The Inescapable Fact

The Inescapable Fact (CaD Ecc 3) Wayfarer

All go to the same place; all come from dust, and to dust all return.
Ecclesiastes 3:20 (NIV)

Like most people, Wendy and I spent much of the year of COVID finding old television shows to watch. We found ourselves falling in love with a handful of British series. There is a bit of a formula that the Brits have mastered. First, you set the show in a gorgeous, remote landscape. Second, you find a protagonist detective who is just a bit broken. Third, you surround the protagonist with team members who have their own unique issues. Then, of course, people in this gorgeous, remote area of the United Kingdom die all the time in strange ways.

It’s predictable, but it works. It always works. Death is the number one ingredient in our stories. Protagonists are constantly threatened with death, escaping death, and chasing a perpetrator of death. Antagonists are constantly threatening people with death, initiating the death of others, and they often become victims of death in the end. Television, movies, novels, and comic books are filled with death.

I am going to die.

This is an inescapable fact.

I have probably been around death more than most people. I have stood over individuals as they took their last breath. I have officiated many funerals. I have buried loved ones and complete strangers, individuals and couples, infants and aged.

Along my life journey, I’ve observed something ironic. We entertain ourselves ceaselessly with stories in which death is the main ingredient, yet most of us want to pull a Houdini when it comes to this inescapable fact. We want to avoid thinking about it. We want to avoid talking about it. We want to put it off as long as humanly possible.

The ancient Sage of Ecclesiastes wants me to stop trying to escape this fact. He want me to stop running from the inevitable and look this inescapable fact straight in the eye. He makes it a matter-of-fact statement:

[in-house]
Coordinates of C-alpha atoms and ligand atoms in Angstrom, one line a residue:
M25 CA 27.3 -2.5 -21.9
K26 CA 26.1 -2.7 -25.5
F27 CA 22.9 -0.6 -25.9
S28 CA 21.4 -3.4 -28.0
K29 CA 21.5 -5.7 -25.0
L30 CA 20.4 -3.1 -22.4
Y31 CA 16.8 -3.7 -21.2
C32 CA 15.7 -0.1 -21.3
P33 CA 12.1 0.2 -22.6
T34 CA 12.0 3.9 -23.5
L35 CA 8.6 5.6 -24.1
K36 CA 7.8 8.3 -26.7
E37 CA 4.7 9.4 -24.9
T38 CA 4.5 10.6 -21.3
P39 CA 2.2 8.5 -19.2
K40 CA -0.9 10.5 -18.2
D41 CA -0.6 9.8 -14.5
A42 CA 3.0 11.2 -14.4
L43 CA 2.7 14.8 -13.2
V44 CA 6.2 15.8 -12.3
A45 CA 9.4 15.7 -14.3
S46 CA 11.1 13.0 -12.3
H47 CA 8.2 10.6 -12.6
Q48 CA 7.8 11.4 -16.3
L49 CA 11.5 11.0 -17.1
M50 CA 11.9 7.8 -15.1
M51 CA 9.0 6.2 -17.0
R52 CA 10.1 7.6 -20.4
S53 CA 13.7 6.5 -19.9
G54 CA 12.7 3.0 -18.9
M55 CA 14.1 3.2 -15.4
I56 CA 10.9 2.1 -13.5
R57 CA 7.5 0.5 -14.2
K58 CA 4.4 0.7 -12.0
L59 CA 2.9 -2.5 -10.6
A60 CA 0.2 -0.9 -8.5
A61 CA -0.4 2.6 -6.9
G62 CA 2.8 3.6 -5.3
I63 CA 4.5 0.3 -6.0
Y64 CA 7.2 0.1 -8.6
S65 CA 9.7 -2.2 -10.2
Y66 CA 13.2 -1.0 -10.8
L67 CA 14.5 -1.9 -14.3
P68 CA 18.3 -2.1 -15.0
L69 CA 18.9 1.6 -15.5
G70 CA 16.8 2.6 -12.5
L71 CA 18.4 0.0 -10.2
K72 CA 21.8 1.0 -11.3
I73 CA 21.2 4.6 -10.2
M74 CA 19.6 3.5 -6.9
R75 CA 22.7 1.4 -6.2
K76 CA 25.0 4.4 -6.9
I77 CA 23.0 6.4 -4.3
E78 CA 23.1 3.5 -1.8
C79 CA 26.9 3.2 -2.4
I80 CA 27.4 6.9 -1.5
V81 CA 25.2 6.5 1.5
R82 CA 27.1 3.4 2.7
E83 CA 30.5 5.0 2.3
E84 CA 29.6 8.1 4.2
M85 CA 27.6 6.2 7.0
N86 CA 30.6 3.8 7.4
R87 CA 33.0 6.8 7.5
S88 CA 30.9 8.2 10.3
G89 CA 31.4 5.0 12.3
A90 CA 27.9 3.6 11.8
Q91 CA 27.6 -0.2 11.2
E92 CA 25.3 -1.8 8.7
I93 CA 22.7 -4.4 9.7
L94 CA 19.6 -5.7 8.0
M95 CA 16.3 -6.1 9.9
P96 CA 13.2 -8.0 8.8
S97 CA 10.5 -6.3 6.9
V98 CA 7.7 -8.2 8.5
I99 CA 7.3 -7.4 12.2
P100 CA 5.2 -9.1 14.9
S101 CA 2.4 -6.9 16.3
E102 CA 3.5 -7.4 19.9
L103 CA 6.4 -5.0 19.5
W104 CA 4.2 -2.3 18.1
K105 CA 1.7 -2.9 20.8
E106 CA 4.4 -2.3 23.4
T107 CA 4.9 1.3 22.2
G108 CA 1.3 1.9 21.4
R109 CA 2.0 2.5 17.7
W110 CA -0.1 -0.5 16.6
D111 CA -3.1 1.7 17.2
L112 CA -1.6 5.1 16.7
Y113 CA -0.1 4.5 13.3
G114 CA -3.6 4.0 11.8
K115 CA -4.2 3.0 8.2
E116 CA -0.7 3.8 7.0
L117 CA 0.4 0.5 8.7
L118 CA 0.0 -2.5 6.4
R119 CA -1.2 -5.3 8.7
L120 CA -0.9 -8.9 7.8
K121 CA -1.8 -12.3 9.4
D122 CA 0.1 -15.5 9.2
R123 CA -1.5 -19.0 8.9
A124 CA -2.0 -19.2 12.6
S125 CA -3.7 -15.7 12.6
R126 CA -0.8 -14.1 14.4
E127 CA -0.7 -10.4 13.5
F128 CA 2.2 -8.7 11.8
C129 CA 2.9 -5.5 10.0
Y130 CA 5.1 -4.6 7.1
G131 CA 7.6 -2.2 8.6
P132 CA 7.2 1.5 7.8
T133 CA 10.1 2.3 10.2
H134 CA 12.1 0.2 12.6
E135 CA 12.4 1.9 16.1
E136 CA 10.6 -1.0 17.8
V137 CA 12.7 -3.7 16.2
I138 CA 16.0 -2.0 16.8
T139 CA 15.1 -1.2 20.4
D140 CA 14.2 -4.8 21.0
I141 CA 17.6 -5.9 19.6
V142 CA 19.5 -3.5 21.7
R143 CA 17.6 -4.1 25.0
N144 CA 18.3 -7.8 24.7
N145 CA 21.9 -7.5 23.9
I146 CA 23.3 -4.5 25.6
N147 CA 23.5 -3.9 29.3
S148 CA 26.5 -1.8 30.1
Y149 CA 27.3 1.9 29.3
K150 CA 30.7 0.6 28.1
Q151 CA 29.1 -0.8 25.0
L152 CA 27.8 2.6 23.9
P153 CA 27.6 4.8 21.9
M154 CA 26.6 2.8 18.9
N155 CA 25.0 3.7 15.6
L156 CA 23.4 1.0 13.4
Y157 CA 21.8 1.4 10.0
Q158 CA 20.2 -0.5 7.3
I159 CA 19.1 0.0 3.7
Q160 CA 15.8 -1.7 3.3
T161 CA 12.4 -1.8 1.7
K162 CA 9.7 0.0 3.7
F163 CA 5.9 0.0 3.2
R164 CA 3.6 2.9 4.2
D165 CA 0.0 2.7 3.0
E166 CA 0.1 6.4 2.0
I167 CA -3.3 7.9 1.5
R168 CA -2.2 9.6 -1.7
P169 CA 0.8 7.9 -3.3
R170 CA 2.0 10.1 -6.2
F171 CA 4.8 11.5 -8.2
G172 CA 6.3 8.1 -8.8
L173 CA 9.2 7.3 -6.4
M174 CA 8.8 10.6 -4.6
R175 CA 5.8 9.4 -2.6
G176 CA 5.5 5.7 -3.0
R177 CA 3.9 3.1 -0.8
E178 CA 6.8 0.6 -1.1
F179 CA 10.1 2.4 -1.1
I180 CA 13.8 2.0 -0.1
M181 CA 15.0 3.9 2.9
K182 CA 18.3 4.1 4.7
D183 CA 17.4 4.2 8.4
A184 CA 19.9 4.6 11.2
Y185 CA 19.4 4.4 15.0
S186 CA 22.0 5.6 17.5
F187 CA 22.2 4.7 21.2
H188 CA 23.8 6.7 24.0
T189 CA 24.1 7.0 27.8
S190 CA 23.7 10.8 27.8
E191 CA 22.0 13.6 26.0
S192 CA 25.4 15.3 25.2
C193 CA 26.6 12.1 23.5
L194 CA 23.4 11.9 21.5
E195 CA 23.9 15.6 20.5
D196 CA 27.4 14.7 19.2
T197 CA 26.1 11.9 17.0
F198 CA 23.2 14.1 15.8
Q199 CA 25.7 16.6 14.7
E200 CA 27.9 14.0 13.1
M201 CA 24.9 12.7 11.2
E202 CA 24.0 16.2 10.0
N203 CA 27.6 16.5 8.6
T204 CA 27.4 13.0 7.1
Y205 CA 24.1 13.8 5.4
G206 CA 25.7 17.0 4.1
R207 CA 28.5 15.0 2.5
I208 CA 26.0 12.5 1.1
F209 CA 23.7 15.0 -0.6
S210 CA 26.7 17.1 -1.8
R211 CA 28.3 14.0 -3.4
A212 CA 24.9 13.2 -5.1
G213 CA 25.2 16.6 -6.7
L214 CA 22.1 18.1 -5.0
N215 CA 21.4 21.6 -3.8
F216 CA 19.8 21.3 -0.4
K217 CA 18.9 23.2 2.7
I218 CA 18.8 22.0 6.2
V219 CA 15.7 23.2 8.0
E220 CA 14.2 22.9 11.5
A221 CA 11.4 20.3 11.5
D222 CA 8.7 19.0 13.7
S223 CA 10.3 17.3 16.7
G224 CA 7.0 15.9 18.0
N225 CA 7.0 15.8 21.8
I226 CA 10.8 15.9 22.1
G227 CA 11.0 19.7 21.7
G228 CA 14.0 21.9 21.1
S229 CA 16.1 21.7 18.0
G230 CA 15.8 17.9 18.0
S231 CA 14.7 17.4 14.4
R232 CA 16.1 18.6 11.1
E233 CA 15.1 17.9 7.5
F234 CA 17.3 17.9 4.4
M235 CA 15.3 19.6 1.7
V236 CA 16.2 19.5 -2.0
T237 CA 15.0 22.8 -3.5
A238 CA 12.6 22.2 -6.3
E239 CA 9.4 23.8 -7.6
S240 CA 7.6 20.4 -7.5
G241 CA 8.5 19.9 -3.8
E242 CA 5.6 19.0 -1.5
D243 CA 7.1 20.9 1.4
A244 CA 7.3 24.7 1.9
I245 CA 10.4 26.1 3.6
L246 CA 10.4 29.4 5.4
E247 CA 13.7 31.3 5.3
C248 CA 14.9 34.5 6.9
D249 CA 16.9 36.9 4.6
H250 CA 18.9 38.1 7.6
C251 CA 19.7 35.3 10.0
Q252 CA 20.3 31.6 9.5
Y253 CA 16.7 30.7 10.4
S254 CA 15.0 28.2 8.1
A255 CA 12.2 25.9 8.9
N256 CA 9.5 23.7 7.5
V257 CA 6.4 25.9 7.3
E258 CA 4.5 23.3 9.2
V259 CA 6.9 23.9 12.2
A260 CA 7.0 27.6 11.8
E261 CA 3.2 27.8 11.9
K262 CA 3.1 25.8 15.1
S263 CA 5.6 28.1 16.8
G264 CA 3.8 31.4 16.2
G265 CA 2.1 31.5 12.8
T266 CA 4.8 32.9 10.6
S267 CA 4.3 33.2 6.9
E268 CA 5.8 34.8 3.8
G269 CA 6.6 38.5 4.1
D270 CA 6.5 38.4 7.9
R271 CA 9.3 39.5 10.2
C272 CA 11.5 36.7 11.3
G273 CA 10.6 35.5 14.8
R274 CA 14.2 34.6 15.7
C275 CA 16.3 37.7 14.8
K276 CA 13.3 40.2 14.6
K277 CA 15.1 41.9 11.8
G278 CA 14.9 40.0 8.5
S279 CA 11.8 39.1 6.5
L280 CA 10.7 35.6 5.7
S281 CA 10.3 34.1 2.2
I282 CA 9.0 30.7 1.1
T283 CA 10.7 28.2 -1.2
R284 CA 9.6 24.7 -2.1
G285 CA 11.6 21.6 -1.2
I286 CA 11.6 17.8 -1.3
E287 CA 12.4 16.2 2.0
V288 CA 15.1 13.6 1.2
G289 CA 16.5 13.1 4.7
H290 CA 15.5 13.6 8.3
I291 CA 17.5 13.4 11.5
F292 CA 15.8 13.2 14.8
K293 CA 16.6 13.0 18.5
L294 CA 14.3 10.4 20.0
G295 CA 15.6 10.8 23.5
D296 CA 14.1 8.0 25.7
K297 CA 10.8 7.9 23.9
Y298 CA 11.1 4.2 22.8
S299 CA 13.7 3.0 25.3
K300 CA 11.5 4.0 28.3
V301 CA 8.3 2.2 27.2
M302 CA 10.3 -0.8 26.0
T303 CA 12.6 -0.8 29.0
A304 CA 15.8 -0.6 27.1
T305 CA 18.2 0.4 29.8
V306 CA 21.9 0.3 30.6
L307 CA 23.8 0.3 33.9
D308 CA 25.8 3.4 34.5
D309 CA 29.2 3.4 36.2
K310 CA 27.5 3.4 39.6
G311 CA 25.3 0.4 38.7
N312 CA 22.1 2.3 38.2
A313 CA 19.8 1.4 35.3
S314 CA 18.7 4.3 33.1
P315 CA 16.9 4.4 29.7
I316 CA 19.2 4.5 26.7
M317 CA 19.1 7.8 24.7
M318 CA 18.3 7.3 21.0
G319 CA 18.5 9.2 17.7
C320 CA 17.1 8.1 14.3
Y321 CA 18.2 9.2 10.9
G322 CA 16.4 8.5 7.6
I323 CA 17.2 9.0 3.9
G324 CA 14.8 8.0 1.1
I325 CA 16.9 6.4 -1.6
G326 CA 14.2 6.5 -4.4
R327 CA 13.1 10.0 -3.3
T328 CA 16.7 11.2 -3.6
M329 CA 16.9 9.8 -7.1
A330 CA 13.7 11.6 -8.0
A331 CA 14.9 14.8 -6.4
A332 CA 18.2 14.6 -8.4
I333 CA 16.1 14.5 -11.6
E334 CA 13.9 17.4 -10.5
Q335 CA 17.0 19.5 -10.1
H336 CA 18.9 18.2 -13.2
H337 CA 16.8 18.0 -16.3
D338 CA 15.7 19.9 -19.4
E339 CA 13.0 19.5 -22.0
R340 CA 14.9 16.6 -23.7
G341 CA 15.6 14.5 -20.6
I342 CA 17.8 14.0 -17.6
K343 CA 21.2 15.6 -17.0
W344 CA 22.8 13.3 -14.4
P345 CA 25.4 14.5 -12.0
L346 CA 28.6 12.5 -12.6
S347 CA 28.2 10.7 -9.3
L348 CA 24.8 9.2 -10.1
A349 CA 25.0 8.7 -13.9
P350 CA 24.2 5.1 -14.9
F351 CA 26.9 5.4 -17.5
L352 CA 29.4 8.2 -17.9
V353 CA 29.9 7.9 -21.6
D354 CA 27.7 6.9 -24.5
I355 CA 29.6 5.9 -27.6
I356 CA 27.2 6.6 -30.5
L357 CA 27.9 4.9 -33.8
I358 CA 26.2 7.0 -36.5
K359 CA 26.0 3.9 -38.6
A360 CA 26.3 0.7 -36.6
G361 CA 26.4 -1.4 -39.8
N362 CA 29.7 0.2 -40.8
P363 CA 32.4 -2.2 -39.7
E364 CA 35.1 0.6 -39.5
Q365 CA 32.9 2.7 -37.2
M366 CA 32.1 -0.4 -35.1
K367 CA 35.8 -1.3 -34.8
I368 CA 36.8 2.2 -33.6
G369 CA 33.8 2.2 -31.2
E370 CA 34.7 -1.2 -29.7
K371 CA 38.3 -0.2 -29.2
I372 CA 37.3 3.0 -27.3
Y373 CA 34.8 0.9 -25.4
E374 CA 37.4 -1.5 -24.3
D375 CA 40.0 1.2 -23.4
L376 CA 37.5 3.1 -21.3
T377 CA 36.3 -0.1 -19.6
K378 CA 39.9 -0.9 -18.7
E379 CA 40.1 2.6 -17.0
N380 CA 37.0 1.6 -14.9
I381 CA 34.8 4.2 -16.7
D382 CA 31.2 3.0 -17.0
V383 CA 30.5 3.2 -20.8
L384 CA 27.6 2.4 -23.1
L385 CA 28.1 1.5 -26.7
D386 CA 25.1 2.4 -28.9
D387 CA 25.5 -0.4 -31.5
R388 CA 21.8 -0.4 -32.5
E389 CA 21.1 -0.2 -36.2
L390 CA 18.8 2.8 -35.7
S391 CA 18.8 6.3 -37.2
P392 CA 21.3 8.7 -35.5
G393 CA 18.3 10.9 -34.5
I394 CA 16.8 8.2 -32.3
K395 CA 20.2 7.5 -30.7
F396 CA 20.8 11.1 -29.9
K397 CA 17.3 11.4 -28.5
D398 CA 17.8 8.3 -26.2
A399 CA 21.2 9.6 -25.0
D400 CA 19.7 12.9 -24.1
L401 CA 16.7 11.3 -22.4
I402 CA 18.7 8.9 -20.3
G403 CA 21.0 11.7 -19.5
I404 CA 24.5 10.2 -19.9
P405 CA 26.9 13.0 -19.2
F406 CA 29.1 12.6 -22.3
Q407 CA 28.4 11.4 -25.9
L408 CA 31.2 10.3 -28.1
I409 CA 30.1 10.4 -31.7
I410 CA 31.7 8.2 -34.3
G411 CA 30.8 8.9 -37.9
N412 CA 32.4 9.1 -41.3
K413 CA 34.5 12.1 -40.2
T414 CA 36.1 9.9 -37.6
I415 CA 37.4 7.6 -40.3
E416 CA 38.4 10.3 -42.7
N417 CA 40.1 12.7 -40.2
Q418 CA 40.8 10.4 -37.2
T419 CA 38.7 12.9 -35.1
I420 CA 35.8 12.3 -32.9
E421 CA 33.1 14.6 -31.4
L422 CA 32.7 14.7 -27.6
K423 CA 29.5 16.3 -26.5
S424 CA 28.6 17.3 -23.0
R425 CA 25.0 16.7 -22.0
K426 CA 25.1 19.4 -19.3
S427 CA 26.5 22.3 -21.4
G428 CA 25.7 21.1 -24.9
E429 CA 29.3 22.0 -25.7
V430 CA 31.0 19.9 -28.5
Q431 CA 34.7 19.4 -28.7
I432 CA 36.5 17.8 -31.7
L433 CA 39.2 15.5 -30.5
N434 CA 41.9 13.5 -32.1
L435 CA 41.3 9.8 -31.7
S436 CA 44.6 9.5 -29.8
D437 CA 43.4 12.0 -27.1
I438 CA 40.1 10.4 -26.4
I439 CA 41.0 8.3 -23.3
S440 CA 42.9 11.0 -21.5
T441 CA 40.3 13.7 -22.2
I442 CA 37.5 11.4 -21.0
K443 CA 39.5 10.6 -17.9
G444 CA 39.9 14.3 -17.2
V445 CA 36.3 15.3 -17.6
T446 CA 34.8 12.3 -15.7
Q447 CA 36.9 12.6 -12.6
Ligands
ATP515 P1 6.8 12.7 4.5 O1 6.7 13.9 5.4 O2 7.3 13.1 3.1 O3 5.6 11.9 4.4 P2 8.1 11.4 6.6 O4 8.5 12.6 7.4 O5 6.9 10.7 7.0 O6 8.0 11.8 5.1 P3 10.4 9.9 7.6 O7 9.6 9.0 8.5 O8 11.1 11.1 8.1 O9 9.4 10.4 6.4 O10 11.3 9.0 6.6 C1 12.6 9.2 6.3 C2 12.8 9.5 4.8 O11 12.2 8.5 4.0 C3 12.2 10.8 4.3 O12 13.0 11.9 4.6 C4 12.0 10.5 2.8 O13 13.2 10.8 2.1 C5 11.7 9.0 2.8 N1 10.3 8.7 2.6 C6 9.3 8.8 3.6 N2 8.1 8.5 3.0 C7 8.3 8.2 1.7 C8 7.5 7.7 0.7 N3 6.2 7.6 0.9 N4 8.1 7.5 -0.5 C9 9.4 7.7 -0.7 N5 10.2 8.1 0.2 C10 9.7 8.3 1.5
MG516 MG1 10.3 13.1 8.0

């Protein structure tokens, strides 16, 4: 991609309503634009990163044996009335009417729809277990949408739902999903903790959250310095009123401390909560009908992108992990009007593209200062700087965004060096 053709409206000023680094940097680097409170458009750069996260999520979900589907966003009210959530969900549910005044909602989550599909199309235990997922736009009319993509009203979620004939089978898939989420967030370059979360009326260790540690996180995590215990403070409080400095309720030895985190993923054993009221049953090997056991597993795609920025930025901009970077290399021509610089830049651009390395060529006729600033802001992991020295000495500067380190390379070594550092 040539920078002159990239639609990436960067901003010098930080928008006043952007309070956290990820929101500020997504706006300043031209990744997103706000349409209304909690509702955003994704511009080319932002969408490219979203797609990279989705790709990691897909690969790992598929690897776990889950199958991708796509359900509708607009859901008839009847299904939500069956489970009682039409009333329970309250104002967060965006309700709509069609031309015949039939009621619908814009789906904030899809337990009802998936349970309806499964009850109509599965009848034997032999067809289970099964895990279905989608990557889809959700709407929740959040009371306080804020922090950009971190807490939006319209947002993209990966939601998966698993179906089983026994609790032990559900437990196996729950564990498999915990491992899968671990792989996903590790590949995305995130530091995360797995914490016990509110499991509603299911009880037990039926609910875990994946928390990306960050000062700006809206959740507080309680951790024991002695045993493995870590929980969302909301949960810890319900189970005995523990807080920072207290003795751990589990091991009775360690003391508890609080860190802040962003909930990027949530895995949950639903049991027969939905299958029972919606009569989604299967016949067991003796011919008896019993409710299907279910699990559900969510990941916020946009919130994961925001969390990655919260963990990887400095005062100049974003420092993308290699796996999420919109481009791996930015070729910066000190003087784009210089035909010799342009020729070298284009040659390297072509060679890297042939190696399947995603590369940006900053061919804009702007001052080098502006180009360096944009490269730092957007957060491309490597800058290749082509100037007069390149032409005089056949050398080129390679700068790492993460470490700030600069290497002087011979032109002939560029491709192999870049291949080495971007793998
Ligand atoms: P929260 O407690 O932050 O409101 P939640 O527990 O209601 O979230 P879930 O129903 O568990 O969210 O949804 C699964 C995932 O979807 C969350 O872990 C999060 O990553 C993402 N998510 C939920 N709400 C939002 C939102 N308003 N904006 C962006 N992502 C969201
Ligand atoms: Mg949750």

There is a time to be born. Check. April 30, 1966. St. Luke’s hospital in Sioux City, Iowa.

There is a time to die. Date unknown. Location unknown. Still inevitable.

I mentioned back at the beginning of this chapter-a-day trek through Ecclesiastes that the Sage is pushing into what is really of value in this life. In the quiet this morning, I hear him telling me that there is value in considering my day, this very day, in light of this inescapable fact. David Gibson wrote about it in his book Living Life Backwards:

I am convinced that only a proper perspective on death provides the true perspective on life. Living in the light of your death will help you to live wisely and freely and generously. It will give you a big heart and open hands, and enable you to relish all the small things of life in deeply profound ways. Death can teach you the meaning of mirth.

I want to persuade you that only if you prepare to die can you really learn how to live.

In the quiet this morning, I find myself pondering two things as I things as I prepare to press on into this day:

One: I think I should allow the inescapable fact of my impending death to inform what I value.

Two: A disproportionate number of arcane murders seem to occur in gorgeous, remote areas of the UK, if one believes what one sees on the telly.

If you know anyone who might be encouraged by today’s post, please share.

Ecclesiastes (May/June 2021)

Each photo below corresponds to the chapter-a-day post for the book of Ecclesiastes published by Tom Vander Well in May and June of 2021. Click on the photo linked to each chapter to read the post.

Ecclesiastes 1: Valuable
Ecclesiastes 2: Present

Ecclesiastes 3: The Inescapable Fact

Ecclesiastes 4: The Value of “Another”

Ecclesiastes 5: Of Spirit and Paperweights

Ecclesiastes 6: The Point

Ecclesiastes 7: The Two Certainties

Ecclesiastes 8: Humility and Uncertainty

Ecclesiastes 9: What in the “Hebel?”

Ecclesiastes 10: Topsy-Turvy Times

Ecclesiastes 11: Brewing Interpretation

Ecclesiastes 12: Journey’s End